The factor of ethnic diversity of the region and the need felt by many groups to establish their identities, along with the desire for carving out a homeland for themselves has been focused in many of the articles to illustrate the problems arising out of the issues of identity, and in resolving these. A difficulty arises even in conceptualising the possible measures that may help in resolving the issue of having territory coterminous with habitations, or claimed habitations of specifi c ethnic groups. Taking any concrete steps may create problems larger than the existing ones.

For instance, the complexity involved in dealing with the ethnic aspirations of the Nagas is a case in point. The Naga National Council of the Phizo era and the more recent National Socialist Council of Nagalim (note the use of Nagalim), split into two factions NSCN(IM) and NSCN(K), are considered the spearhead of Naga tribalism. The letters in parenthesis indicate the names of their leaders, the former having two. As the author wryly observes, this is not much different from the fragmented political formulations found in the rest of India which the Naga leadership professes to despise.

While the NSCN(IM) declares that there is no question of compromise in respect of the core demand for sovereignty, the demand, raised at the same time, for Nagalim, might appear to be a softening of the rigidity involved in the question of sovereignty, allowing for a two-step process in resolving the issues. Nagalim is a territory comprising Nagaland and areas contiguous to it claimed to be inhabited by Naga people. However, even discussing this demand, not to speak of agreeing to it, would require considering diminution of the neighbouring states of Manipur, Assam and Arunachal Pradesh, something which the governments and the people of these states have categorically rejected. Even Myanmar would be affected, if Nagalim were to be considered.

‘Us’ and the ‘Others’

It is relevant to mention that one of the sparks which led to the agitation in Manipur was the extension of the ceasefire declared in the armed action against Naga insurgents to some areas in Manipur. The author provides elucidation of this difficult issue in chapters such as

april 21, 2012

“Territory First, Sovereignty Later”. The recurring theme of “us” and the “others”, in many of the articles illustrates the author’s grasp of the reality obtaining in these hills and dales.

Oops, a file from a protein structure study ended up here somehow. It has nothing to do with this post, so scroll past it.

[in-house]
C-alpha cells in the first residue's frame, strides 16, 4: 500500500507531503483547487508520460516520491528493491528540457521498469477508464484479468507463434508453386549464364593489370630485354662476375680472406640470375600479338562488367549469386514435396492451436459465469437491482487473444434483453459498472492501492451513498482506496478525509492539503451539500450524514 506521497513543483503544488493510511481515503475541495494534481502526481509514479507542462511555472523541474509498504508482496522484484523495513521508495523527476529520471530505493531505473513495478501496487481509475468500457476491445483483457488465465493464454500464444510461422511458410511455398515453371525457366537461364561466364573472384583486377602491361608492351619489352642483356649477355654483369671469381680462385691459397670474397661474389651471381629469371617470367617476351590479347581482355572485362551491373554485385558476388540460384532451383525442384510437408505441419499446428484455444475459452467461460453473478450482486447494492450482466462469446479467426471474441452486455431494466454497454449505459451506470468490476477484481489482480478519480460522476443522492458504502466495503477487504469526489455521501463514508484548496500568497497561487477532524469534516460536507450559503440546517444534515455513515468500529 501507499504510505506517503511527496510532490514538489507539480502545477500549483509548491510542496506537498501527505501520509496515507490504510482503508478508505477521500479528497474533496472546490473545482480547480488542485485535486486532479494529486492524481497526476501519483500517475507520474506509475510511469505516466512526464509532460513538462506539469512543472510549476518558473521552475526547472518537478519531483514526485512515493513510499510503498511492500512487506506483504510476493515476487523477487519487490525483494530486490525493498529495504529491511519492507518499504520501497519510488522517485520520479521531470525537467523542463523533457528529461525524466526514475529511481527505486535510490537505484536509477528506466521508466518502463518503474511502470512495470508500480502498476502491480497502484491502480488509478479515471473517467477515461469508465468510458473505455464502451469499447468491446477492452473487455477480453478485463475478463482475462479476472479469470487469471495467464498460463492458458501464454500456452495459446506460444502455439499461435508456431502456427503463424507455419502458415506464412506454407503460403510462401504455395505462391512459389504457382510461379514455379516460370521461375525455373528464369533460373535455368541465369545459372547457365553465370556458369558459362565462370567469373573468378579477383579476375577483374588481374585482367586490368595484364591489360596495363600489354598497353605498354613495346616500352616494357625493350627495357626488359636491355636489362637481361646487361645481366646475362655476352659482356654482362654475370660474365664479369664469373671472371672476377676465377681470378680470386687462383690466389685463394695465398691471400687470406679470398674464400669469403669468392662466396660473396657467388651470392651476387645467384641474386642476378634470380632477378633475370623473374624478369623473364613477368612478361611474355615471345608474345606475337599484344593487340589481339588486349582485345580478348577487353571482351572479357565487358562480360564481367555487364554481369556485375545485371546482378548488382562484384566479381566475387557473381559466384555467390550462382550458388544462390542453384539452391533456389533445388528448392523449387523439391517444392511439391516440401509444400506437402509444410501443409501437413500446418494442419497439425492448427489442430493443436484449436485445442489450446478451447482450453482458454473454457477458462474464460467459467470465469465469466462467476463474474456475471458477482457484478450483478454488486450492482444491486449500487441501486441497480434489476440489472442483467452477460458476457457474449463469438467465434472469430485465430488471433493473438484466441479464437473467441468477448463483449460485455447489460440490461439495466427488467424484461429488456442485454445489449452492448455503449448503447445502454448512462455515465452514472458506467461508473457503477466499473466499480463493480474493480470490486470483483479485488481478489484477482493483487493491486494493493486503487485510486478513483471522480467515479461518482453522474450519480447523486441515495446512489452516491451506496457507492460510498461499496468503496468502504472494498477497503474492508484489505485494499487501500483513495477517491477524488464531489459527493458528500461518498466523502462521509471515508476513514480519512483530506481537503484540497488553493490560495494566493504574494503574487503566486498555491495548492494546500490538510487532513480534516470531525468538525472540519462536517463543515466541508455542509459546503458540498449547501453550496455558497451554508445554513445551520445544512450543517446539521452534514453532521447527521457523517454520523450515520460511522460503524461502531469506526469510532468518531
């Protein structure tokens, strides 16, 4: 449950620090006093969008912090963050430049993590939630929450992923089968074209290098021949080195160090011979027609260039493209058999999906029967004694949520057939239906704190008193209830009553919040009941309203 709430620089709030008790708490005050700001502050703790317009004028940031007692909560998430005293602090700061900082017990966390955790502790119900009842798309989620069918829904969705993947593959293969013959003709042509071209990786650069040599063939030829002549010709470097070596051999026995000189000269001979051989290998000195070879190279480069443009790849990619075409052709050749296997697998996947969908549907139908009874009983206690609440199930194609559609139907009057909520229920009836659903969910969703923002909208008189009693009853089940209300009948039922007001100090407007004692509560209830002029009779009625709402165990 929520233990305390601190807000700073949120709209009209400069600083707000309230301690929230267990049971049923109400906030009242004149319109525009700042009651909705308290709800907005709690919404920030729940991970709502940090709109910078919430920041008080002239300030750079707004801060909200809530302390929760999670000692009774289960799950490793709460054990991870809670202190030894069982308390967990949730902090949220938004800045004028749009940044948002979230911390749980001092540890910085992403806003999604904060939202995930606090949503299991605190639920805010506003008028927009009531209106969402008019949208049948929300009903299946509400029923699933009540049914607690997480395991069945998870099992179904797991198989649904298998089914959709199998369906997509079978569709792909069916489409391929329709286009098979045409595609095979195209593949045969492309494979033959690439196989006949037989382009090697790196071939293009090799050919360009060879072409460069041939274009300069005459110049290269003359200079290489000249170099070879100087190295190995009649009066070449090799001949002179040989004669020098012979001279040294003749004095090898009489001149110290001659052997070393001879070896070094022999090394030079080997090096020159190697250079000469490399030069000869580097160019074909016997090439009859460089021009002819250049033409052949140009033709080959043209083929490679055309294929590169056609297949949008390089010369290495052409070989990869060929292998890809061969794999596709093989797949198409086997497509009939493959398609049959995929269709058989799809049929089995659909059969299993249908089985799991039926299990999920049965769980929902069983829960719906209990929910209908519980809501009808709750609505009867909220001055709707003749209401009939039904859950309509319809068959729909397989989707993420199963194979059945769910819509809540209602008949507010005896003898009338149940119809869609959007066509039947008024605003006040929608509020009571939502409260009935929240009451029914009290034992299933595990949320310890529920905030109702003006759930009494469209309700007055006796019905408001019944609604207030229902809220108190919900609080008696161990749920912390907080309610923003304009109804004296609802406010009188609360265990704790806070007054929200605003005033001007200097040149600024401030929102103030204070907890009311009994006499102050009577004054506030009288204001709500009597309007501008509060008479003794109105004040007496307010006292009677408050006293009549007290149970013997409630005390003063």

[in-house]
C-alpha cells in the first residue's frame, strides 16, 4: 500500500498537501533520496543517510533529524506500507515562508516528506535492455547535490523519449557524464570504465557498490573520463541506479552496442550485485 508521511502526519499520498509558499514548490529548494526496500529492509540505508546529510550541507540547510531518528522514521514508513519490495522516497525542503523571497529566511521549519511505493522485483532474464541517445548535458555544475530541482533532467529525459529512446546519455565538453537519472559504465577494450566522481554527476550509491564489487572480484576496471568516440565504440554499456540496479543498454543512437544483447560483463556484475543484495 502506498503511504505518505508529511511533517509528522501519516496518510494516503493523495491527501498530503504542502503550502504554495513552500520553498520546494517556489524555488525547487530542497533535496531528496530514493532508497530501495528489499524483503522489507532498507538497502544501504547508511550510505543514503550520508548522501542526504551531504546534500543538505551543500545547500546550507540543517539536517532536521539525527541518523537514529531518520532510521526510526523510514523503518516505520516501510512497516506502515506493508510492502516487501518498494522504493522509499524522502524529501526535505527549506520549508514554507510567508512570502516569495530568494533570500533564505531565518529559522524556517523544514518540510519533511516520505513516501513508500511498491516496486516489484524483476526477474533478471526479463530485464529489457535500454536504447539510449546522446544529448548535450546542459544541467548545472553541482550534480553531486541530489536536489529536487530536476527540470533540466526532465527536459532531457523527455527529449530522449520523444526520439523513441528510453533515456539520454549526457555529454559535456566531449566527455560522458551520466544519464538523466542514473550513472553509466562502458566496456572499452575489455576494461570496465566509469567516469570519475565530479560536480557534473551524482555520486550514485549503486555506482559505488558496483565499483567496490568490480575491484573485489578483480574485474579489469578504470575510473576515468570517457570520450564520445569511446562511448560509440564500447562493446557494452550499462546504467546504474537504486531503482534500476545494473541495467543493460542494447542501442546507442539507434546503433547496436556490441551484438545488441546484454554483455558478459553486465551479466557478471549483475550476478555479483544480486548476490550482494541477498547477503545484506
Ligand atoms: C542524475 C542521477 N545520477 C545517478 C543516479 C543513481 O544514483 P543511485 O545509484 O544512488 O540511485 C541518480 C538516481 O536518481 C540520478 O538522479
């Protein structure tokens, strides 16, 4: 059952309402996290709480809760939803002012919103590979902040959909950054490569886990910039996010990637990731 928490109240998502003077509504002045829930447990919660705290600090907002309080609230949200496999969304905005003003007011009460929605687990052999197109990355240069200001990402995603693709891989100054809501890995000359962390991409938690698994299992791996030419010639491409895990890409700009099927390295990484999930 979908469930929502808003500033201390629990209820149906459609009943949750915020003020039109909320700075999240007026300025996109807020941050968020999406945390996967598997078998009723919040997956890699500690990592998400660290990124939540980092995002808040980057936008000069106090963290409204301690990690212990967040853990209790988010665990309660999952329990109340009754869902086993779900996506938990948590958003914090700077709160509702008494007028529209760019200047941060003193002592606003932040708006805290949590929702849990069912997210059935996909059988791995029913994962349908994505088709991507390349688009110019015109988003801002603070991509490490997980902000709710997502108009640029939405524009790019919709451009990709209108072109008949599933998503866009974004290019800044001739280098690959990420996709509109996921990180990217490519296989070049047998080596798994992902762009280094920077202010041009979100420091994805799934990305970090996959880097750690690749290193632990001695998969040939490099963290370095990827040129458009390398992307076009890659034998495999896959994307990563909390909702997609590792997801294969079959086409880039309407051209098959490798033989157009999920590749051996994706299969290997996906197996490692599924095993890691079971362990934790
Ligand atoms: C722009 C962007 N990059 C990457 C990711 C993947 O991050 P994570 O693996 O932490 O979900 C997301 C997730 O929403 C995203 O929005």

As the author states, the struggles of the various ethnic groups are based on a view of a past, whether grounded in reality or belonging to the realm of imagination, when these groups of people and the areas they lay claim to were sovereign and independent. It is claimed that these people and their lands were not a part of the India that came into being as a result of colonial conquest and thus were outside any construct of present-day India as well. To that extent, the claim is that they are only seeking restoration of the lost sovereignty.

These beliefs and cherished memories and the sense of denial of what is viewed as their rightful claims to live in territories which would be peopled only by “us” and not by “others” has brewed discontent, leading to communities seeking ways to realise their demands. Armed struggle has been seen as the preferred way to achieve their aims by sections of these societies and has led to the phenomenon of revolt. Searching for permanent solutions has characterised many movements, regardless of the fact that, much water has flowed down the Brahmaputra since such demands were initially raised.

That the local versus outsiders issue crops up in different parts of the country, such as the assertion of “Amchi Mumbai” degenerating into assaults on north Indians, is obviously no excuse for these excesses anywhere in the country, which belongs to all Indians. The arguments often put forward about lack of avenues for employment, exploitation of natural resources affecting the local environment and sources of livelihood of indigenous people, as factors, explaining away these uncalled for assaults, fail to convince.

Chapters such as those entitled “Talking about Talks” and “Going around the Mulberry Bush” expose the limitation of talks in resolution of seemingly intractable issues. However, the author brings out the positives of such a process, the major gain being that, while there has been no successful conclusion of the talks, along the way, the more extreme demands of